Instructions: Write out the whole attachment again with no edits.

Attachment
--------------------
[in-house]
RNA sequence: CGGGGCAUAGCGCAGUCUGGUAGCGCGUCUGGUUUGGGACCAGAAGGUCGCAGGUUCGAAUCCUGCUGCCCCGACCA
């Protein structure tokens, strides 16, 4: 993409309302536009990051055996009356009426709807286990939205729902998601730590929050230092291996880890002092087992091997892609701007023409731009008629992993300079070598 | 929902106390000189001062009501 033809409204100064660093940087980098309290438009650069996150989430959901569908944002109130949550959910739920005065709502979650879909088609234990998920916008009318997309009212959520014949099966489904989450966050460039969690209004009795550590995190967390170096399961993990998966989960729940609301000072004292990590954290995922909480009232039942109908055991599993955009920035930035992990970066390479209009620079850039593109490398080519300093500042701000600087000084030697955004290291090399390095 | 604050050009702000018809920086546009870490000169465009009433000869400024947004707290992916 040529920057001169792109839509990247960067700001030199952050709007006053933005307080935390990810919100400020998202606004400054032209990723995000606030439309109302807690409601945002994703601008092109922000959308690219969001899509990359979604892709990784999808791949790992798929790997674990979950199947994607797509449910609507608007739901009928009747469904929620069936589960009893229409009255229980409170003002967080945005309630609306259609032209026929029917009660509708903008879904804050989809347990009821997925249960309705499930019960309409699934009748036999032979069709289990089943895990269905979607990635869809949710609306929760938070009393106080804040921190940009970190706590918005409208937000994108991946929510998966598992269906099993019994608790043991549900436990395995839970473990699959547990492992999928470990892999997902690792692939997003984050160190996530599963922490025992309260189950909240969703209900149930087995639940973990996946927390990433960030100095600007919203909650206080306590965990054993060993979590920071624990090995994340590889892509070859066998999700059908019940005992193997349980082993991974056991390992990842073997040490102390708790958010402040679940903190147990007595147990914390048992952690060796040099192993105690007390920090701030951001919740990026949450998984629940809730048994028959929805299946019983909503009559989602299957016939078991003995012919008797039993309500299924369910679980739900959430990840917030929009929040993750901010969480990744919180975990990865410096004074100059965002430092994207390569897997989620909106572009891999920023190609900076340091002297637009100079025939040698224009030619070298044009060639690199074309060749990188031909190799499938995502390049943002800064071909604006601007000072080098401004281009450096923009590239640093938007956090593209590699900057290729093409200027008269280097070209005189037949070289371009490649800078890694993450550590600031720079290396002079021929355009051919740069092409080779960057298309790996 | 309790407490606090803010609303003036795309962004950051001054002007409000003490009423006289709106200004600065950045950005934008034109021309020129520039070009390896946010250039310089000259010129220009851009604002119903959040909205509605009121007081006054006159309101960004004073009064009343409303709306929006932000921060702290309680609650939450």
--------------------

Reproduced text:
[in-house]
RNA sequence: CGGGGCAUAGCGCAGUCUGGUAGCGCGUCUGGUUUGGGACCAGAAGGUCGCAGGUUCGAAUCCUGCUGCCCCGACCA
């Protein structure tokens, strides 16, 4: 993409309302536009990051055996009356009426709807286990939205729902998601730590929050230092291996880890002092087992091997892609701007023409731009008629992993300079070598 | 929902106390000189001062009501 033809409204100064660093940087980098309290438009650069996150989430959901569908944002109130949550959910739920005065709502979650879909088609234990998920916008009318997309009212959520014949099966489904989450966050460039969690209004009795550590995190967390170096399961993990998966989960729940609301000072004292990590954290995922909480009232039942109908055991599993955009920035930035992990970066390479209009620079850039593109490398080519300093500042701000600087000084030697955004290291090399390095 | 604050050009702000018809920086546009870490000169465009009433000869400024947004707290992916 040529920057001169792109839509990247960067700001030199952050709007006053933005307080935390990810919100400020998202606004400054032209990723995000606030439309109302807690409601945002994703601008092109922000959308690219969001899509990359979604892709990784999808791949790992798929790997674990979950199947994607797509449910609507608007739901009928009747469904929620069936589960009893229409009255229980409170003002967080945005309630609306259609032209026929029917009660509708903008879904804050989809347990009821997925249960309705499930019960309409699934009748036999032979069709289990089943895990269905979607990635869809949710609306929760938070009393106080804040921190940009970190706590918005409208937000994108991946929510998966598992269906099993019994608790043991549900436990395995839970473990699959547990492992999928470990892999997902690792692939997003984050160190996530599963922490025992309260189950909240969703209900149930087995639940973990996946927390990433960030100095600007919203909650206080306590965990054993060993979590920071624990090995994340590889892509070859066998999700059908019940005992193997349980082993991974056991390992990842073997040490102390708790958010402040679940903190147990007595147990914390048992952690060796040099192993105690007390920090701030951001919740990026949450998984629940809730048994028959929805299946019983909503009559989602299957016939078991003995012919008797039993309500299924369910679980739900959430990840917030929009929040993750901010969480990744919180975990990865410096004074100059965002430092994207390569897997989620909106572009891999920023190609900076340091002297637009100079025939040698224009030619070298044009060639690199074309060749990188031909190799499938995502390049943002800064071909604006601007000072080098401004281009450096923009590239640093938007956090593209590699900057290729093409200027008269280097070209005189037949070289371009490649800078890694993450550590600031720079290396002079021929355009051919740069092409080779960057298309790996 | 309790407490606090803010609303003036795309962004950051001054002007409000003490009423006289709106200004600065950045950005934008034109021309020129520039070009390896946010250039310089000259010129220009851009604002119903959040909205509605009121007081006054006159309101960004004073009064009343409303709306929006932000921060702290309680609650939450």